Digital PCR (dPCR) is a specialised technique that enables detection and precise, absolute quantification of target nucleic acids in a sample.
The technique shares similarities with qPCR but differs in two key aspects – the preparation of the PCR reactions and the method to determine whether DNA amplification has been successful. In dPCR, the sample is partitioned into thousands of independent PCR sub-reactions. Typically, the partitions are created using advanced microfluidic valving, microwells or the droplet digital PCR technique whereby emulsified microdroplets are suspended in oil. The BLINK approach utilises the BLINK Beads to provide the partitioning mechanism. This process randomly distributes the target molecules amongst the partitions so that each partition contains either a few or no target molecules. An optimal distribution results in no more than 50% of partitions containing the target.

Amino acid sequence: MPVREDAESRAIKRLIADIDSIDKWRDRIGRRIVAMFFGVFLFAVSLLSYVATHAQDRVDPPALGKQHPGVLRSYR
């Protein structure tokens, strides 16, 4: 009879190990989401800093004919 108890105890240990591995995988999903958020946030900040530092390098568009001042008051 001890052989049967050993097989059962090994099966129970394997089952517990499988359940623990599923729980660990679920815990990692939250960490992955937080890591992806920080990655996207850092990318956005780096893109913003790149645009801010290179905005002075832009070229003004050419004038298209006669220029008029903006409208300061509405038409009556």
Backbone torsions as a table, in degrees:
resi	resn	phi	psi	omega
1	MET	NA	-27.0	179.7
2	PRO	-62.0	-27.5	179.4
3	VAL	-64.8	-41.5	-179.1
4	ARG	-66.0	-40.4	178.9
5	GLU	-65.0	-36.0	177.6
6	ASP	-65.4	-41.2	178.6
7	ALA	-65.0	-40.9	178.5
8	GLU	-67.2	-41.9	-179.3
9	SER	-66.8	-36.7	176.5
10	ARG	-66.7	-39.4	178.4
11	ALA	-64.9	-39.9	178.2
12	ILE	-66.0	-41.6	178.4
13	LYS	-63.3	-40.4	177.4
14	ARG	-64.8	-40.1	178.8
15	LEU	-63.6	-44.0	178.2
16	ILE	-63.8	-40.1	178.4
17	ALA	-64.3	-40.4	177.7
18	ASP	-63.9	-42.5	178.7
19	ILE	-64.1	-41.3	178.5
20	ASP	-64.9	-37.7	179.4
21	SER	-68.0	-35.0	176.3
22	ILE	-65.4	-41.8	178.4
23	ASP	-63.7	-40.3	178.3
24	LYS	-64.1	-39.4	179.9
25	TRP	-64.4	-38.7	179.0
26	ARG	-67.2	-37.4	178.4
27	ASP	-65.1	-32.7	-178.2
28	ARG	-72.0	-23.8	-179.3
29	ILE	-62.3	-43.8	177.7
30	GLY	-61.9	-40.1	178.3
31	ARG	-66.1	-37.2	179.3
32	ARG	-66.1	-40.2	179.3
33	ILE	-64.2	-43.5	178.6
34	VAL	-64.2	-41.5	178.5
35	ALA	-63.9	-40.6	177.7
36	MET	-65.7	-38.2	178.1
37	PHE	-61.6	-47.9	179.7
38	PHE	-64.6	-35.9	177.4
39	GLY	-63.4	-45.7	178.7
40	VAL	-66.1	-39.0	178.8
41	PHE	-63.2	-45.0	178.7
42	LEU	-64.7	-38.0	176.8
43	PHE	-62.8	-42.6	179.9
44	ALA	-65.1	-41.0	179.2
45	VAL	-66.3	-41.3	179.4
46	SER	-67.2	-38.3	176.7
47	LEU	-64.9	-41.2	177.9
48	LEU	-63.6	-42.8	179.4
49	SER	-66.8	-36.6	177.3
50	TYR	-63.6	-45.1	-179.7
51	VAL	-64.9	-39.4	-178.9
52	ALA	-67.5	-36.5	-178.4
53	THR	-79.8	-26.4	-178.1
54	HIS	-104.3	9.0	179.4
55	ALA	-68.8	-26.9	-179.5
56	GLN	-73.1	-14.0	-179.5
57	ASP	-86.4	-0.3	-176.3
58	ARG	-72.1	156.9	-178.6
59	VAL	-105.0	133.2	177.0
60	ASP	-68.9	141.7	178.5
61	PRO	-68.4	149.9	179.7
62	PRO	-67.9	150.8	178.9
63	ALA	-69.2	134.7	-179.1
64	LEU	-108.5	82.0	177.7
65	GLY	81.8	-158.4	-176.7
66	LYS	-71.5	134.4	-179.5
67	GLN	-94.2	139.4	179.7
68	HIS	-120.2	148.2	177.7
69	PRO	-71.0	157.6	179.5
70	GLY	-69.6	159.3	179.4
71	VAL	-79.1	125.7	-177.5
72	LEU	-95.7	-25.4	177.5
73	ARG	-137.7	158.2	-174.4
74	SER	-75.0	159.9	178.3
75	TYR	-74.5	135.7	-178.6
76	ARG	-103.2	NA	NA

The BLINK approach utilises the BLINK Beads to provide the partitioning mechanism.
Following distribution, each independent partition is then amplified and the end-point fluorescent signals are detected and interpreted to determine whether a partition contains the target sequence (positive) or not (negative). Absolute quantification of the target sequence is then calculated, based on the fraction of positive partitions. The accuracy of the quantification is defined using Poisson’s statistics, which models the random distribution of the target sequence into the partitions.
This technique doesn’t rely on calibration curves that are essential in qPCR. Here, quantification is based on binomial statistics (ie. a positive or negative outcome), thus converting an analogue signal into a series of digital signals. By removing the need for calibration curves, it removes variations in reaction efficiencies.